Berkeley, CA. (January 23, 2020) – As the World Institute on Disability (WID) enters the next decade with an exciting transition underway, the organization has a renewed sense of purpose and pride in its exceptional history. Among the many changes underway, WID has established three honorary positions on our Board of Directors in recognition of the visionary leadership and transformational roles of WID’s founders at the dawn of the global disability rights movement.
Lifetime Board Emeriti appointments have been made today for founders Judy Heumann, Joan Leon, and Zona Roberts, mother of Ed Roberts, and a key leader in her own right.
In announcing the appointments, Kevin Foster, President of the WID Board of Directors remarked, “On the 10th anniversary of Ed Roberts Day, and what would have been Ed’s 81st birthday, we are thrilled to be honoring three exceptional leaders who have continued to drive the global disability rights movement forward ever since WID’s inception in 1983.”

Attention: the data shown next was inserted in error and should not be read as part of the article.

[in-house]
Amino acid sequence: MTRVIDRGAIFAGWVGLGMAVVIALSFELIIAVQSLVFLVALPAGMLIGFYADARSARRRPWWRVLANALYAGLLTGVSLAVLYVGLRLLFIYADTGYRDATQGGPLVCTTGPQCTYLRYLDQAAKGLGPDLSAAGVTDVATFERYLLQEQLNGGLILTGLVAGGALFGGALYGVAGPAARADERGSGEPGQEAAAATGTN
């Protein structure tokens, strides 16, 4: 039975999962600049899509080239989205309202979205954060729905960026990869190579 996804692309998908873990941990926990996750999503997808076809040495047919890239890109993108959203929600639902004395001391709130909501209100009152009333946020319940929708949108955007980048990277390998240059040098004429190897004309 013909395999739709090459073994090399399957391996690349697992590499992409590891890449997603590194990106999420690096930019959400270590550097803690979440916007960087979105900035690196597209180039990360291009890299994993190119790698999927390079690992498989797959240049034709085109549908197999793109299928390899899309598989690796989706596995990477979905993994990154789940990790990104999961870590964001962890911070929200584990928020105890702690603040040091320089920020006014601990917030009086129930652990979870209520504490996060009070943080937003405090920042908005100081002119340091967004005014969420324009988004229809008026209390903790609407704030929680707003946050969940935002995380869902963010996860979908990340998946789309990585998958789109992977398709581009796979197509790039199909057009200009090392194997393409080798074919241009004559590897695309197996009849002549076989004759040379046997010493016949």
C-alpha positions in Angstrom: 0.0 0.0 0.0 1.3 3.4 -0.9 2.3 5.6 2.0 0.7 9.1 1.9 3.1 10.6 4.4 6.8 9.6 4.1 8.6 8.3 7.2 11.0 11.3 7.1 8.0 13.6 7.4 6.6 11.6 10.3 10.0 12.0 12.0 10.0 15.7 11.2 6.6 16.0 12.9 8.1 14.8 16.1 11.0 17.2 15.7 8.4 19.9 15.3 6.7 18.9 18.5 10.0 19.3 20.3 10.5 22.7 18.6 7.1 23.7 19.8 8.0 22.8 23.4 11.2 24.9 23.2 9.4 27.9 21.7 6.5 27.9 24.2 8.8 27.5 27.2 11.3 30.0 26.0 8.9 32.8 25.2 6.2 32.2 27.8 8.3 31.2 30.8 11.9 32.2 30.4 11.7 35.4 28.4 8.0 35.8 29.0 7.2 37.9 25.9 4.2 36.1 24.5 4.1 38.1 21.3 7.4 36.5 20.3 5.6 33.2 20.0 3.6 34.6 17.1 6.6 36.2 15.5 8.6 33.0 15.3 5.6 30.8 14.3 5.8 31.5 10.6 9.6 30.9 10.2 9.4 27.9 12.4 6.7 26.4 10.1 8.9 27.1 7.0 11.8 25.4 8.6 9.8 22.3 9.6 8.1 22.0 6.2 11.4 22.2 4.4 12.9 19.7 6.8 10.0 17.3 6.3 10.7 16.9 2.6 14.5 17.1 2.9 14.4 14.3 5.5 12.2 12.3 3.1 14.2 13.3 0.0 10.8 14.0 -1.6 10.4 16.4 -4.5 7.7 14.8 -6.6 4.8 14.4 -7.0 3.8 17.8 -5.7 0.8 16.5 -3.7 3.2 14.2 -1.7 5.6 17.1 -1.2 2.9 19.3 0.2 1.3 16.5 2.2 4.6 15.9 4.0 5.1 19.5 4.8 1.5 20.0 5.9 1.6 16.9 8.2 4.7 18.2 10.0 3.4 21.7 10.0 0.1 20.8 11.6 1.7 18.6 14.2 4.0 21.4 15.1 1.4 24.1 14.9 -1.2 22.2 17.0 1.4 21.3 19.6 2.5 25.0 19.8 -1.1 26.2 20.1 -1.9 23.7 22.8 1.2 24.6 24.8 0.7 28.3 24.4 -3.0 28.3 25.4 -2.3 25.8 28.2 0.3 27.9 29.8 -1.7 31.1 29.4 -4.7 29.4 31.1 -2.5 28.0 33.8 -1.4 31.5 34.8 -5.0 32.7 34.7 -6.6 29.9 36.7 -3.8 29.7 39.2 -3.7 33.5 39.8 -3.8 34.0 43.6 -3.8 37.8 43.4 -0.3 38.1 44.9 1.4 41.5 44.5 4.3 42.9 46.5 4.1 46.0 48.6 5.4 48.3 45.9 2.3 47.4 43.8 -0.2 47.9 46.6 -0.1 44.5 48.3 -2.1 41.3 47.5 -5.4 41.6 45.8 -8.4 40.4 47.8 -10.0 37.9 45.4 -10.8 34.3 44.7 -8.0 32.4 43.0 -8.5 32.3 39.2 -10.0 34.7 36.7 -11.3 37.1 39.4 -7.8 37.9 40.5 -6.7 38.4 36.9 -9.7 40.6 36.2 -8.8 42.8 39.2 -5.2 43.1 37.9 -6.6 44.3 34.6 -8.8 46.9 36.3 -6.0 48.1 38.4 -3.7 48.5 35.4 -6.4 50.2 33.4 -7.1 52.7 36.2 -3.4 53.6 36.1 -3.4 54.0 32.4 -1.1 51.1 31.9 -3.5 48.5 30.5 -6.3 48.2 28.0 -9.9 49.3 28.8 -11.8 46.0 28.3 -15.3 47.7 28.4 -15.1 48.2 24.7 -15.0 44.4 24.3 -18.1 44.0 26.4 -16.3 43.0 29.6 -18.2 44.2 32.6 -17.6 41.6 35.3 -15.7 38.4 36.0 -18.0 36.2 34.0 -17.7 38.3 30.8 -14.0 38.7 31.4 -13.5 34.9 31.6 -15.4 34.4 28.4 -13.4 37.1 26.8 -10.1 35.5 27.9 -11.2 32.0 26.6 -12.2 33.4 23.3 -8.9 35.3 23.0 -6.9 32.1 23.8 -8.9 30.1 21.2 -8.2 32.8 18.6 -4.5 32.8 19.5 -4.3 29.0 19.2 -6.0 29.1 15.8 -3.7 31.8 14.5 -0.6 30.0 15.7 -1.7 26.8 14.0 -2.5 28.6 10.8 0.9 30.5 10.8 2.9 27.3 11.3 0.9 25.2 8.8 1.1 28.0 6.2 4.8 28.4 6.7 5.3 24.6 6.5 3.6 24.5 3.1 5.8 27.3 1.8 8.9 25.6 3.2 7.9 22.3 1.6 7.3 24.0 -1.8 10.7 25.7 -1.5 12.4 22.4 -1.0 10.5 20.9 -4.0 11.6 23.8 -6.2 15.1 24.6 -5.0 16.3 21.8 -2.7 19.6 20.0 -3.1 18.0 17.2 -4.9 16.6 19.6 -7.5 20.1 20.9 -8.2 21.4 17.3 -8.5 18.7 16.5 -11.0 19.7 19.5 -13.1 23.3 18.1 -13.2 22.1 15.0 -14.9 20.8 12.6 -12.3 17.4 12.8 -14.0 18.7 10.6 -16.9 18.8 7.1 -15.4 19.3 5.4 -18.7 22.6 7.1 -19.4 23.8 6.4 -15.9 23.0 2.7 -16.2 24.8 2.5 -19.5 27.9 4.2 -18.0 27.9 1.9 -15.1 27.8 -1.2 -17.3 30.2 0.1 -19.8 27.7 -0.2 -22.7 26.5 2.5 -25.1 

Ed Roberts Day was established by the US House of Representatives in 2010 to acknowledge Ed’s contributions in “helping to reduce barriers, increase access and improve lives of persons with disabilities”
For more on Ed Roberts Day: http://bit.ly/37g3KVJ
WID Executive Director and CEO Marcie Roth added “Judy Heumann, Joan Leon, and Zona Roberts are treasured for their visionary leadership and transformative contributions. We are thrilled to welcome them back to WID leadership roles, and anticipate that their insights will be of huge value to the organization, our movement and the lives of over one billion people with disabilities worldwide as we connect WID’s past to our unfolding future.”
Below are short bios for each of the new Board Emeriti: